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Health Behavior Change Lab

The Health Behavior Change Research Lab is directed by Barbara Stetson, Ph.D. a licensed clinical psychologist specializing in health psychology. Our lab is within the Department of Psychological and Brain Sciences at the University of Louisville and we are housed with other health psychology research groups in Lutz Hall. The HBCL provides clinical research training for students in the Clinical Psychology Doctoral Program at the University of Louisville. Undergraduate students and students from other programs also volunteer as Research Assistants on specific research projects.                                                                                                                                            


Our lab also reflects the contributions of an interdisciplinary group of collaborators from the Department of Medicine and other Colleges within the university. Our lab provides a behavioral medicine perspective with interdisciplinary approaches to studying the intersection of behavioral, social and environmental influences in health and disease. Our interests and work include the evaluation of assessment approaches for studying health and behavior and providing evidence for key influences and mechanisms of action on disease prevention approaches to improving management of chronic health conditions and increasing well-being and optimal approaches to patient-centered care.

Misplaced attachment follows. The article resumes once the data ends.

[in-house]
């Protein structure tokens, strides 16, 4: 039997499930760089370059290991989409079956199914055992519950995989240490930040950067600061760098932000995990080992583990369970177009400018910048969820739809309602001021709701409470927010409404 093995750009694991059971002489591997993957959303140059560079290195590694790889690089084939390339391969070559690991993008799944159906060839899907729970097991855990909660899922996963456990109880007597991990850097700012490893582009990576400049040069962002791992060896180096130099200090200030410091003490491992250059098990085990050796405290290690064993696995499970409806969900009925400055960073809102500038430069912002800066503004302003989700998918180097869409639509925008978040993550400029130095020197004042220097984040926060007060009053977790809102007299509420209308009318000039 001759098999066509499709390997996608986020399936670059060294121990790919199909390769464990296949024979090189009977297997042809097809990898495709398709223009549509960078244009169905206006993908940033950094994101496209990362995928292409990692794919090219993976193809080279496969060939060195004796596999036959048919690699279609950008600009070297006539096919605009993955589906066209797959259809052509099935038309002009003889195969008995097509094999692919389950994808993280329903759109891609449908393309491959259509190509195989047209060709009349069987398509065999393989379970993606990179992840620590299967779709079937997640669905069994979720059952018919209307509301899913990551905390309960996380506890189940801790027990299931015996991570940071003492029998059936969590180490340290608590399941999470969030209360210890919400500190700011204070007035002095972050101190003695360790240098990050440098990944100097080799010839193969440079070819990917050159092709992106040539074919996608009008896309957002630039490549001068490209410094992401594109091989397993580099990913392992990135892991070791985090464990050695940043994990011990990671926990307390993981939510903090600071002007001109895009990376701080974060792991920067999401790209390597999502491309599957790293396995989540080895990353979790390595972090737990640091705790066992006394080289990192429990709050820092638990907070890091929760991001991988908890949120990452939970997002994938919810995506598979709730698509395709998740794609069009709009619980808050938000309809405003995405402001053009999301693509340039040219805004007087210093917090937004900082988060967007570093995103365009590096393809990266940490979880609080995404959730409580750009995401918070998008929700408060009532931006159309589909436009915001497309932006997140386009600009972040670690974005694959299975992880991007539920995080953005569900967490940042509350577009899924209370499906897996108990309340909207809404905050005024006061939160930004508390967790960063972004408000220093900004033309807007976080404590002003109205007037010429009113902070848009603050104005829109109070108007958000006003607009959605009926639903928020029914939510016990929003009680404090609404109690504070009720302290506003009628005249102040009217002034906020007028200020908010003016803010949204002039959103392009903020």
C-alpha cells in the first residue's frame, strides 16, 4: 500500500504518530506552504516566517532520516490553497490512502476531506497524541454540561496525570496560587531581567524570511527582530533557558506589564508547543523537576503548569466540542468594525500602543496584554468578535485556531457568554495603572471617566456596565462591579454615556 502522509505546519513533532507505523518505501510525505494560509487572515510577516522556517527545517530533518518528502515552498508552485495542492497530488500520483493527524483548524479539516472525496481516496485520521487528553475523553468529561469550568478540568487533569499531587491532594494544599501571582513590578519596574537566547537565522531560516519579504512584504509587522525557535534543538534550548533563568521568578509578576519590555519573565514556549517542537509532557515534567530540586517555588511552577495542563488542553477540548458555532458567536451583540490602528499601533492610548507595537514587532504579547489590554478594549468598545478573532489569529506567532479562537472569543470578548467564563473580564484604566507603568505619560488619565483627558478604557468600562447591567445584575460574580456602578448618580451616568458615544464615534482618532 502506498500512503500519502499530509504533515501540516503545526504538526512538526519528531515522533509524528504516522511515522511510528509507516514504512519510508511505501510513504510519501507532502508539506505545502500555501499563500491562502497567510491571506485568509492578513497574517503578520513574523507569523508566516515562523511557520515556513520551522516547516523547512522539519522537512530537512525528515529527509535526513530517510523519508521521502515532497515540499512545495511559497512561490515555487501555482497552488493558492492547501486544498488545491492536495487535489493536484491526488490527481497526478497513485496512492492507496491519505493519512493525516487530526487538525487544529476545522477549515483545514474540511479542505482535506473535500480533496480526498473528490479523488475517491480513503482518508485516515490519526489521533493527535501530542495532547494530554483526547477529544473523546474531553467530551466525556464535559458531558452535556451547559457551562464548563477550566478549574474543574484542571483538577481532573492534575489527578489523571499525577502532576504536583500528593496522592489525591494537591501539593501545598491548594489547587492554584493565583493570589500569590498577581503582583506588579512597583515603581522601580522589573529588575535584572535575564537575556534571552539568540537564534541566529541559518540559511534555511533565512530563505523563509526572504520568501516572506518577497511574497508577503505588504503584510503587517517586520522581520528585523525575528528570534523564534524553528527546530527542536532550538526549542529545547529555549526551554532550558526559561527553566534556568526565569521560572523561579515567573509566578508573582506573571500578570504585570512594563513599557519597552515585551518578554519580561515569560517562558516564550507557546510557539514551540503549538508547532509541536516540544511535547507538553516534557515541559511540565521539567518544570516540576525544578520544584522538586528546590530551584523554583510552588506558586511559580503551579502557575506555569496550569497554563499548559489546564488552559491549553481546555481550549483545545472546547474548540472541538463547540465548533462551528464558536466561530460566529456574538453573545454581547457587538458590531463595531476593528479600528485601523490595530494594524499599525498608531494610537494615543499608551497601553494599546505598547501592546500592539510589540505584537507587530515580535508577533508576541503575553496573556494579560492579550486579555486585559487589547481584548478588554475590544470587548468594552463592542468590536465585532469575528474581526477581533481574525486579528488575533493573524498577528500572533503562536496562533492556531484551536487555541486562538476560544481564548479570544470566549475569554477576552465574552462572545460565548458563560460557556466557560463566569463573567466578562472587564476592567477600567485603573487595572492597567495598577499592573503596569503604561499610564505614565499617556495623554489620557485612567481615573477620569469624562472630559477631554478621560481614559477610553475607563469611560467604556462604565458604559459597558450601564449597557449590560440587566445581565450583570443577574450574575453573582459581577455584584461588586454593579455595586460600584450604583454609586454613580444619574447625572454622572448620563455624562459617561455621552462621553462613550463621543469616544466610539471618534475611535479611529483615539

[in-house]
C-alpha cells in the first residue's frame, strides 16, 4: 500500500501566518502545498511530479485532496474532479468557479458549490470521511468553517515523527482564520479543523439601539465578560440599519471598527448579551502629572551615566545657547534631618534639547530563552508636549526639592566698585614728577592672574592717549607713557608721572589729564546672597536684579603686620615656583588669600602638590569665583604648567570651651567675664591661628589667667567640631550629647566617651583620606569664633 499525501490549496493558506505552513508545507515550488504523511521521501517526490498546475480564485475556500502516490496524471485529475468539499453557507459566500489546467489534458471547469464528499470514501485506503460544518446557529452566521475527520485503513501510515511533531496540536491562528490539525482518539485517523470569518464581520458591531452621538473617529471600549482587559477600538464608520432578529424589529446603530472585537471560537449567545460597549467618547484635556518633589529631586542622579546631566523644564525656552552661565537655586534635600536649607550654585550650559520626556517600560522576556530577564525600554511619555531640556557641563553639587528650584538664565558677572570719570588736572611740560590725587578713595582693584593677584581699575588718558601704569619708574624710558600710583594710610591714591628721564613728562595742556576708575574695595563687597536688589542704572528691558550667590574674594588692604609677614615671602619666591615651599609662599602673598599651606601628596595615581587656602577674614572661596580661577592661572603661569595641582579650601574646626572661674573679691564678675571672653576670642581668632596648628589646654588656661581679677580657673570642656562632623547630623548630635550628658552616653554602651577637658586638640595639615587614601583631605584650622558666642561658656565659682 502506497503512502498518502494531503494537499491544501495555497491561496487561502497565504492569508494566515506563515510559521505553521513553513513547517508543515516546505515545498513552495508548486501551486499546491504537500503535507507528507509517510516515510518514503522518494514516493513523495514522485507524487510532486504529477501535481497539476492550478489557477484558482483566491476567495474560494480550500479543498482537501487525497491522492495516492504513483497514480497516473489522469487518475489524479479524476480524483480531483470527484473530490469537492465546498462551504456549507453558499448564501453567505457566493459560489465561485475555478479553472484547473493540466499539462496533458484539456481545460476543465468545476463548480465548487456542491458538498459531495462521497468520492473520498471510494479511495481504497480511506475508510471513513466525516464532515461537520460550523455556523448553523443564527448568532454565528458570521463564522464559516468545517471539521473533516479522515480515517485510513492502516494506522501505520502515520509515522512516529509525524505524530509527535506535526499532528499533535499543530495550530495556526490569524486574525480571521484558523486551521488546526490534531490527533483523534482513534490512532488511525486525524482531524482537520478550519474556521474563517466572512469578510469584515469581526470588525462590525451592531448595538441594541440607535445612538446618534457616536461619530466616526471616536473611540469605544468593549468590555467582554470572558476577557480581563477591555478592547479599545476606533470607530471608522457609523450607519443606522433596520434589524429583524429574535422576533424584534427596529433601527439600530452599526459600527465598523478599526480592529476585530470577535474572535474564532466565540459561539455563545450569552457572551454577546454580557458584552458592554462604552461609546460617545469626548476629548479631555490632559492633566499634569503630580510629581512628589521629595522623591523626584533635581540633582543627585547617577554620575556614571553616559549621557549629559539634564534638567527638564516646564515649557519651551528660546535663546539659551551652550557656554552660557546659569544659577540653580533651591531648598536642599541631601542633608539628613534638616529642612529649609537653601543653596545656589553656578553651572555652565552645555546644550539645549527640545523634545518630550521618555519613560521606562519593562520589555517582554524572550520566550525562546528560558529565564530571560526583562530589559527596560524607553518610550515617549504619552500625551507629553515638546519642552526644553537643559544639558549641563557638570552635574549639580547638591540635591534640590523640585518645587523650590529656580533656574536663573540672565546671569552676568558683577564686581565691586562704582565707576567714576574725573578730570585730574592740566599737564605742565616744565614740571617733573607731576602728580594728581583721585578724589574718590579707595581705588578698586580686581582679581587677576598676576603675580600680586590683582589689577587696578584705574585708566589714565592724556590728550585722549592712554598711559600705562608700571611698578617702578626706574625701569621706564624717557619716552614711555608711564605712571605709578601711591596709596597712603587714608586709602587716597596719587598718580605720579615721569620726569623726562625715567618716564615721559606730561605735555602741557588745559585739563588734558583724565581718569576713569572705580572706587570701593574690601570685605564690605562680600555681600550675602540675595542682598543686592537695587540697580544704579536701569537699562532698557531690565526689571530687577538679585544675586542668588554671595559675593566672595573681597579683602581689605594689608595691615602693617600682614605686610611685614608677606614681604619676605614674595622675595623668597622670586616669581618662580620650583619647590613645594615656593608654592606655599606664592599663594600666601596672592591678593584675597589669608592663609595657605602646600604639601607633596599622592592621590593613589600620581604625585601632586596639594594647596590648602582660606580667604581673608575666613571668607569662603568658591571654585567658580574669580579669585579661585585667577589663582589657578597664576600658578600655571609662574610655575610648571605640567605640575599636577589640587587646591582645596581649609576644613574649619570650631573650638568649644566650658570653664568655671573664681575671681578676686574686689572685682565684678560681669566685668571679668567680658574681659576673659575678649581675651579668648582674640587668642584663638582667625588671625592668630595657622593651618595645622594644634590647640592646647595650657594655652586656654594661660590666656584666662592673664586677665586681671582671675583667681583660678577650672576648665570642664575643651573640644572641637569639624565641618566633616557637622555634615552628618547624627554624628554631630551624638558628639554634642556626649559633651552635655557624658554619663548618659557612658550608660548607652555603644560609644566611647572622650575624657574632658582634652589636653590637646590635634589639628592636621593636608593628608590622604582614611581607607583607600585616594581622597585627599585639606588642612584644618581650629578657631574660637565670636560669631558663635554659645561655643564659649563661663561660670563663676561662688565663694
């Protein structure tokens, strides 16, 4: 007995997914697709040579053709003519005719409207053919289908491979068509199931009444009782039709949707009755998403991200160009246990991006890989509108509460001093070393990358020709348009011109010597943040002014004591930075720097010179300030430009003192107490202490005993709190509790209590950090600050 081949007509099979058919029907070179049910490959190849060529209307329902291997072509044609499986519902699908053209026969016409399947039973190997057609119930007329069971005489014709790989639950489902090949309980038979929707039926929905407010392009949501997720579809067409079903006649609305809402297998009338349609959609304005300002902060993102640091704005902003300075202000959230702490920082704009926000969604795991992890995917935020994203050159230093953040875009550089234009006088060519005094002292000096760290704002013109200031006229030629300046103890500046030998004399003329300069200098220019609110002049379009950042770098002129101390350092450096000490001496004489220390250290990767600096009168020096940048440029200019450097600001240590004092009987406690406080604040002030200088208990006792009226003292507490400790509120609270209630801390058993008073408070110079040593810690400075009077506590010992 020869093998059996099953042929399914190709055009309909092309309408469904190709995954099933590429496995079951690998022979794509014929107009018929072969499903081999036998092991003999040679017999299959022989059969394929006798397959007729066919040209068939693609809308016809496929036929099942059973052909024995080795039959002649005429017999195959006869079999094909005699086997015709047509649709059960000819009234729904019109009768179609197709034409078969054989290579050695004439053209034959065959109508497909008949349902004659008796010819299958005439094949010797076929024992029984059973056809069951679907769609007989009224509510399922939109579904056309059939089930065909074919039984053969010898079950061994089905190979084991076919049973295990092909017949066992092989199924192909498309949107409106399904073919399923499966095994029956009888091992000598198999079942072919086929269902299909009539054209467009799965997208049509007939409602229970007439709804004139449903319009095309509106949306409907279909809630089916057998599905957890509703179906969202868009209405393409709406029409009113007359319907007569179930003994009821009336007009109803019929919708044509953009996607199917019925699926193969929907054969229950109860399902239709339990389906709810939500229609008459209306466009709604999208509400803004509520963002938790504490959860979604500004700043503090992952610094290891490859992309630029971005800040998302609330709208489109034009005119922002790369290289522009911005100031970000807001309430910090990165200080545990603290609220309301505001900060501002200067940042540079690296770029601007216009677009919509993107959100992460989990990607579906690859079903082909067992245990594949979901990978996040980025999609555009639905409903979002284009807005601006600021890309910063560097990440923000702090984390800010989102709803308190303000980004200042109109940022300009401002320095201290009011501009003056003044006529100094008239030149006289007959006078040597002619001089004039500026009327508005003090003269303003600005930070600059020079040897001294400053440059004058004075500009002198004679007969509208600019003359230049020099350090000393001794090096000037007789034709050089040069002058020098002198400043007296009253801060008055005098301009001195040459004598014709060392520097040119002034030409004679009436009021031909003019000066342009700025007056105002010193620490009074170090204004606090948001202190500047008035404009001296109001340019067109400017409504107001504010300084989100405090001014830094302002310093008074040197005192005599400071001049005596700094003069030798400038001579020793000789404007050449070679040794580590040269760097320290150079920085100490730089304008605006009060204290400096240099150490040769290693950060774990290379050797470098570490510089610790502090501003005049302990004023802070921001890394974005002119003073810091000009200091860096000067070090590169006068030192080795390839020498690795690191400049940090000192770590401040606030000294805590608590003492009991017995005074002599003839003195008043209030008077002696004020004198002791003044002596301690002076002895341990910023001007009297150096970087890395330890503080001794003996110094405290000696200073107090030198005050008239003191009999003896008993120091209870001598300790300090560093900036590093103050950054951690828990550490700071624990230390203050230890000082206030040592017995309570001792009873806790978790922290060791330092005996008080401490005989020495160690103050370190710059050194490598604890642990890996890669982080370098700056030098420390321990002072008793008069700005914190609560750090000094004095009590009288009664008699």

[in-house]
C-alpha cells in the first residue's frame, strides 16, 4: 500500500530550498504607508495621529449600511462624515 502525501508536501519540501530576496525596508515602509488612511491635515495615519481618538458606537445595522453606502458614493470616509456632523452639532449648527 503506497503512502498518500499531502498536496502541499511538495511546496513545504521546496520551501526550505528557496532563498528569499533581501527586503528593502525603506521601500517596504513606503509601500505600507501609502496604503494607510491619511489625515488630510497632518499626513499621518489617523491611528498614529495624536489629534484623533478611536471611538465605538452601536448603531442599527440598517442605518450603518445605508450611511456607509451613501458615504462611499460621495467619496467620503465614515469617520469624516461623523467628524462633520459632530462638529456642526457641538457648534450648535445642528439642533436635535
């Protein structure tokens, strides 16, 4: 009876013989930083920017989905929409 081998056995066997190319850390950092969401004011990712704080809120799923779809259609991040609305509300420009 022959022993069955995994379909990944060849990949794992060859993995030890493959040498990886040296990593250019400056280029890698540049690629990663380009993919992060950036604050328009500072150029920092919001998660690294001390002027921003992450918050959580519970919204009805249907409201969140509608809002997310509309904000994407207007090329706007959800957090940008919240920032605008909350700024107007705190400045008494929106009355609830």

Our research focuses on health-related behavior change at the community, medical setting and individual levels. An emphasis is on psychological aspects of living with chronic disease, self-care behaviors, and  promotion of functional status and quality of life. Of particular interest is diabetes self-care and education. A related research area is risk reduction and physical activity and promotion of functional status and well-being. An associated area of work is the evaluation of evidence-based approaches to teaching community leaders and health care providers optimal strategies to promote environmental and behavioral change. Our primary work is with adult and senior populations.






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